Send planes, not people, to Iraq

Illustration by Maricruz Meza/Visual Editor

Illustration by Maricruz Meza/Visual Editor

Ryan Mancini

Illustration by Maricruz Meza/Visual Editor
Illustration by Maricruz Meza/Visual Editor

From a distance, the more fresh disasters seen in Iraq would make any reasonable person’s jaw drop. Let’s acknowledge that the United States’ unspeakable actions in 2003 had inevitably led to a conquest of Iraq at the hands of a jihadi network, taking advantage of a weak government there.

So far, that all came true. And three years after ending Bush 43’s version of the Iraq War, it could be said that Iraq was, to quote Lincoln, “Now… engaged in a great civil war, testing whether that nation, or any nation, can long endure.” Though unlike the crises of the Arab Spring (or Winter), in Iraq this is not the whole case.

The Islamic State of Iraq and Syria (ISIS) has proved, in its feral conquests across Iraq and Syria, its hatred of the west and western ideas. This is exemplified by the mass conversions against the Yazidi minority in Iraq, the “reestablishment” of the caliphate and the disgusting and sadistic beheading of journalist James Foley.

The freedoms we share as Americans, specifically freedom of religion, free speech and government representation are currently unavailable to Iraqi civilians. For help, we have sent airdrops providing humanitarian aid to the Iraqis and Yazidis.

ISIS was also met with a series of airstrikes, destroying fortifications and artillery, likely killing ISIS militants in the process. The reactions by Americans have been mostly in support of these airstrikes, which must come as a result of Obama’s promise to not send troops on the ground to fight ISIS directly.

The well-known and bold journalist Glenn Greenwald has criticized the “humanitarianism” in bombing ISIS militants, claiming it is an example of America’s imperial standing in the world. As an admirer of Greenwald’s, I think his viewpoint is justifiable and well understood.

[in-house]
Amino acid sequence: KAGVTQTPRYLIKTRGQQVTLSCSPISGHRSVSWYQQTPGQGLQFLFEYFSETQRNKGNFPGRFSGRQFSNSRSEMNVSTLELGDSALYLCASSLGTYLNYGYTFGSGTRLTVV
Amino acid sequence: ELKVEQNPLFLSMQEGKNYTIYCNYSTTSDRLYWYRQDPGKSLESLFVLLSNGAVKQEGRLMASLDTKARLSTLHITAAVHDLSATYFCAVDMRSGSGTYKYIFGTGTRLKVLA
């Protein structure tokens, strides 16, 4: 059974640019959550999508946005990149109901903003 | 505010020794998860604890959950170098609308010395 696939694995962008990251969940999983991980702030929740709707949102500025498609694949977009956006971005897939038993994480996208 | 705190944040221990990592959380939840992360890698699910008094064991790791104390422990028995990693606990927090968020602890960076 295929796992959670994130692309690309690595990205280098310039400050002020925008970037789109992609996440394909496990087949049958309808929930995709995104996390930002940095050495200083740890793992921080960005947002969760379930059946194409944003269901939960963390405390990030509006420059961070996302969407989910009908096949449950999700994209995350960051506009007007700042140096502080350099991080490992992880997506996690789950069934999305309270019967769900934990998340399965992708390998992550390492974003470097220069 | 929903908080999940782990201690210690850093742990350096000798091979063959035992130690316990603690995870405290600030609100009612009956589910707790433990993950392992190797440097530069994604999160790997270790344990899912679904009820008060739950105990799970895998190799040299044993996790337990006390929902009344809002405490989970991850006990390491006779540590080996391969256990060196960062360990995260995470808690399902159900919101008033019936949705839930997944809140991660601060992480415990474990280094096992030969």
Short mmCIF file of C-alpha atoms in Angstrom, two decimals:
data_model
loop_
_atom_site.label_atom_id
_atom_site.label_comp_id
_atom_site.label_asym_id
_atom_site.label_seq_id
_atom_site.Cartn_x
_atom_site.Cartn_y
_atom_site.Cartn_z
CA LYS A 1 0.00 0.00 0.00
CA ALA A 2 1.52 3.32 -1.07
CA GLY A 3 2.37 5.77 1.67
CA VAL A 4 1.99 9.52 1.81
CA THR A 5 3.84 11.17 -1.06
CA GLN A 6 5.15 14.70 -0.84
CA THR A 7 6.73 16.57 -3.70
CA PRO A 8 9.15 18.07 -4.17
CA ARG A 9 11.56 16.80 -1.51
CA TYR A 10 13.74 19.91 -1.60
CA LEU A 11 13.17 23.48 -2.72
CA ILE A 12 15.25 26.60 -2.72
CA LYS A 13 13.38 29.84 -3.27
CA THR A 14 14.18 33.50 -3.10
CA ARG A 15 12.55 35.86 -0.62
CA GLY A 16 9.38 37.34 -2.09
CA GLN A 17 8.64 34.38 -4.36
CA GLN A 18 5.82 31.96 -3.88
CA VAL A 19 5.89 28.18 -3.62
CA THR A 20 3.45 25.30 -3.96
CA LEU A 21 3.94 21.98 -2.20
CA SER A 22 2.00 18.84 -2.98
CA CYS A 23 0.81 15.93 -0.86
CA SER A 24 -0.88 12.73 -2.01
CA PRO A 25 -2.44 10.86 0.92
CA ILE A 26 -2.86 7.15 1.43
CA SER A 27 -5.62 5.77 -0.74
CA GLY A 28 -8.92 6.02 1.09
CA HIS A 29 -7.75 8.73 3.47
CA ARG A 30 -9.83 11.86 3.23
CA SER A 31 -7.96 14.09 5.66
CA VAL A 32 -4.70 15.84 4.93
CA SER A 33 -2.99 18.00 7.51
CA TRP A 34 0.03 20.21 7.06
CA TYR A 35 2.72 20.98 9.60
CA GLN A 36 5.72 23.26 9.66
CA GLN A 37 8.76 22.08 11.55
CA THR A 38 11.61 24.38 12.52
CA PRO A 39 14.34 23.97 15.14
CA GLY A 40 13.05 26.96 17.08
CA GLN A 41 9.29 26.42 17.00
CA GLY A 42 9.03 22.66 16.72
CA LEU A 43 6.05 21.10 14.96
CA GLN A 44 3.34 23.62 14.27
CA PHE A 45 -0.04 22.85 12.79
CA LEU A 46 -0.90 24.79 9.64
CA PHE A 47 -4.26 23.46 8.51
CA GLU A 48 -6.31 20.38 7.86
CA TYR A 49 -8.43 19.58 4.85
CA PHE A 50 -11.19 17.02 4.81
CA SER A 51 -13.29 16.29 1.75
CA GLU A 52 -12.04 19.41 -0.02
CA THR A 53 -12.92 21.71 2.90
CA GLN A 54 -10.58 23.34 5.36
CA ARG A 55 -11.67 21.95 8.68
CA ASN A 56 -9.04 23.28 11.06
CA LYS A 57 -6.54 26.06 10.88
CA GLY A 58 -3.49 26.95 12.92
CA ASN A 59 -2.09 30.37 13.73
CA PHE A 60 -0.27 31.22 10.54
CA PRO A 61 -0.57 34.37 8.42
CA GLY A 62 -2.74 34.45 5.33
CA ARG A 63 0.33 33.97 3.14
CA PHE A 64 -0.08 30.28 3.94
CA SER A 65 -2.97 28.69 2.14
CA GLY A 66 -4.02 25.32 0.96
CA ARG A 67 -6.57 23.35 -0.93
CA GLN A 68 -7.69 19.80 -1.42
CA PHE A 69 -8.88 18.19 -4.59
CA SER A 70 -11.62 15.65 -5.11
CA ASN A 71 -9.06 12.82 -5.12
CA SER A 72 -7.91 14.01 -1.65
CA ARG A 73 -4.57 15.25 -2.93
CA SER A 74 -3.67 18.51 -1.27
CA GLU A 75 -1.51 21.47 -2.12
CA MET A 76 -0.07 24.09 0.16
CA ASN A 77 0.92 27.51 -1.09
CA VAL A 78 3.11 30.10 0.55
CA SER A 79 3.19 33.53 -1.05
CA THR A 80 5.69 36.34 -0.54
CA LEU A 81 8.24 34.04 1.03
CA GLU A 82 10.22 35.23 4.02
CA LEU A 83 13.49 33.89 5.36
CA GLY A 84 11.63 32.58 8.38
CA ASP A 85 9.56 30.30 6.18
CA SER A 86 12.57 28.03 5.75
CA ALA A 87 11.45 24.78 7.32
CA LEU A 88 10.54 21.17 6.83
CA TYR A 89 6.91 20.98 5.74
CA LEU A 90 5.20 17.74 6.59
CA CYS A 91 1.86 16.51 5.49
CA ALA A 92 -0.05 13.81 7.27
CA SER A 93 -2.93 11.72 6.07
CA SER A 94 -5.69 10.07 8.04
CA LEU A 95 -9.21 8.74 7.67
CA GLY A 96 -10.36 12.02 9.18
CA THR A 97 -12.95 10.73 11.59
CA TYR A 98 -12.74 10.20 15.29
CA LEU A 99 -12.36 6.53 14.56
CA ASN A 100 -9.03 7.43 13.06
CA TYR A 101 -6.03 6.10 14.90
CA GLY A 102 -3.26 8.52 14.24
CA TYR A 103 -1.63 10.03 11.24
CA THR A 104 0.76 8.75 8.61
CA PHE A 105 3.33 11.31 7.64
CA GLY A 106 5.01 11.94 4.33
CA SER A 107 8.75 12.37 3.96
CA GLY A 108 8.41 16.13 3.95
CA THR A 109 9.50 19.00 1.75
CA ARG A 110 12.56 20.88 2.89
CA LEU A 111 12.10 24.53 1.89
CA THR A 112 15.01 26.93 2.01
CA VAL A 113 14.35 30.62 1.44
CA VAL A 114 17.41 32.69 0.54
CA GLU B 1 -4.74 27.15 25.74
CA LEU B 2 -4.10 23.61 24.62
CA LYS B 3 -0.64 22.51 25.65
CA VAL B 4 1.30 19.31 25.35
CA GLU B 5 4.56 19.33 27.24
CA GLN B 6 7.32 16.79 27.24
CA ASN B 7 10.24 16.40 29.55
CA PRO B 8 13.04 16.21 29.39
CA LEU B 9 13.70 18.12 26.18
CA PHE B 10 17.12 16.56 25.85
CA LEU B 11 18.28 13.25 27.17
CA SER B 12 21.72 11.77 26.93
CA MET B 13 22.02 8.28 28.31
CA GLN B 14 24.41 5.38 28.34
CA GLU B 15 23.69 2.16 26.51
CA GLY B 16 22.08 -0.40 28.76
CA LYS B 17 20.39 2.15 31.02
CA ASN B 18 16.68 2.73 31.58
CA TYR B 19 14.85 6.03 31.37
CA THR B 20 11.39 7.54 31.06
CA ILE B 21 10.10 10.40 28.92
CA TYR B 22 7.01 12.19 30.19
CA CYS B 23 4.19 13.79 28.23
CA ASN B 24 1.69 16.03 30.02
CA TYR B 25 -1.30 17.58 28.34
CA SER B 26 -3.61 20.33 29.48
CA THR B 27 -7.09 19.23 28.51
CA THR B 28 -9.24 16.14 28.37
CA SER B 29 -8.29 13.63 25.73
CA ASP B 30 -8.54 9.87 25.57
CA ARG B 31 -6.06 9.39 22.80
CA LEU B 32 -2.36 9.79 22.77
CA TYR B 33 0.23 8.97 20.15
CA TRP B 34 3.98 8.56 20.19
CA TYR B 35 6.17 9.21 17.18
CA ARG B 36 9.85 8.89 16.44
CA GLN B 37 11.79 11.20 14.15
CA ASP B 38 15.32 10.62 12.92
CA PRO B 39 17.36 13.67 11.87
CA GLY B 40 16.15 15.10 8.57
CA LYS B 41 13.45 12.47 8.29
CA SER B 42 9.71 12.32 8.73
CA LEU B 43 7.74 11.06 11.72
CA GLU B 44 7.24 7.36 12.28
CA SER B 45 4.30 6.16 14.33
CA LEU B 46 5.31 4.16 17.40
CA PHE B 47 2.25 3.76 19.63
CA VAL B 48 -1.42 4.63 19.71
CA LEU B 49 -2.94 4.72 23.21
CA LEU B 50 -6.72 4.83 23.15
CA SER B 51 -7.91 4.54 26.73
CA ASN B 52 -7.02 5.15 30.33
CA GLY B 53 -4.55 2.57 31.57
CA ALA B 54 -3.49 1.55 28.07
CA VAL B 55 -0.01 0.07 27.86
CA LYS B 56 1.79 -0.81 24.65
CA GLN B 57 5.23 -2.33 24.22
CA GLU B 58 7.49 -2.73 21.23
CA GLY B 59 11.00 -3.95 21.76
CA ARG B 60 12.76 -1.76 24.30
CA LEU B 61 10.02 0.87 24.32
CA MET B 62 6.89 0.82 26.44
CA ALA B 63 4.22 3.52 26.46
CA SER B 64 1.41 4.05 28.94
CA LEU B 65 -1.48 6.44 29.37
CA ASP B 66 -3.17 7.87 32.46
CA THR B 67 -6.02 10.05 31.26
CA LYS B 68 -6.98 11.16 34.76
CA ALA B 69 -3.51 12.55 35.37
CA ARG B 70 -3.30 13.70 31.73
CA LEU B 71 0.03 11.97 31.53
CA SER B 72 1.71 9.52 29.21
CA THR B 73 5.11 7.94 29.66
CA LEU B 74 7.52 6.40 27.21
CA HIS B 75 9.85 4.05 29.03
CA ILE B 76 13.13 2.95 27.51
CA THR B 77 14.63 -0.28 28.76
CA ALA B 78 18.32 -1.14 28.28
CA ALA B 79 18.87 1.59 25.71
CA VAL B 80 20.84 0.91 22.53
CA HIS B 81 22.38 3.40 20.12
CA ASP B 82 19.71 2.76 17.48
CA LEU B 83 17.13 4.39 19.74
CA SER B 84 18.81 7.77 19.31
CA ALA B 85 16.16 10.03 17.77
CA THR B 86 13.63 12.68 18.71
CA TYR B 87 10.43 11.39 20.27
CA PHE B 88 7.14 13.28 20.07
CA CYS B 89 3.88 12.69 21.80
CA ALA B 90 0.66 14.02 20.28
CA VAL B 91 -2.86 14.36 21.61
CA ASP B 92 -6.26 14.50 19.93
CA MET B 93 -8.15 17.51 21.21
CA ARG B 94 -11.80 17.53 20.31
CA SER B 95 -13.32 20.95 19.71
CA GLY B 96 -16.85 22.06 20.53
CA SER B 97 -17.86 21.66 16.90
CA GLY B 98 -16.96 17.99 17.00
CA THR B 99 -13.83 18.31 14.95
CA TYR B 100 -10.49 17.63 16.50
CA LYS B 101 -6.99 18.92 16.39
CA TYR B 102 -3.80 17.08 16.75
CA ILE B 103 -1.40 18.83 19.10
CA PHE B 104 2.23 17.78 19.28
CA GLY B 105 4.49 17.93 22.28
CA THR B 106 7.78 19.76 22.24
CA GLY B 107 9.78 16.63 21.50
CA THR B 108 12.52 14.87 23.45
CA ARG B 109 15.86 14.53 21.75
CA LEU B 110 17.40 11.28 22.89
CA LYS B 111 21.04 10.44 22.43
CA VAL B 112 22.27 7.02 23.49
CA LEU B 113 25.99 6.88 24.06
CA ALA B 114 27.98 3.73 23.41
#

What I think cannot be missed by Greenwald or anyone, though, is the need to defend ourselves from radical fundamentalists who want our whole way of life to be totally annihilated. Like it or not, the War on Terror is not over.

Obama’s bombing of ISIS militants has proved (so far) to be the best alternative to sending troops back to Iraq. These attacks, however, cannot resemble the indiscriminate bombings orchestrated in Libya and Yemen.

I do not want another American soldier to die in the sands of Iraq, but we now have a new enemy that must be stamped out. We cannot let our guard down, or risk another gruesome attack resembling what was observed in New York City thirteen years ago.

It is also regrettable that we were “briefly allied” with ISIS in Syria, and we now may have support from the genocidal dictator Bashar al-Assad. Obama has said he would bomb ISIS leaders in order to block future militants from joining the terrorist group.

Either way, we all have to realize the important matter at hand and end ISIS’s reign. Their brutality has even been claimed to be worse than Al Qaeda’s.

It was silly and stupid to have supported the Iraq War, and we may have paved the way for ISIS’s rise. Yet we need to correct our wrongs.

And after the senseless murder of James Foley, a clear act of terror, ISIS has declared war on the United States and all that our liberties stand for. Supposedly, the bastard who brought the knife to Foley’s throat may be a British citizen and rapper-turned-jihadist-wannabe.

My hope is that he and the rest of his cult of fundamentalist gangsters will soon no longer be a threat to the United States or the rest of the enlightened and western world.

In 2007, the classic rock group the Eagles released an album titled “Long Road Out of Eden.” The fantastic song of the same name was, according to band co-leader Don Henley, about the War in Iraq, where “the road to empire/ [was] a bloody stupid waste.” With our current puzzlement, let’s do right not just by the Iraqis but by our national principles that have maintained since 1776.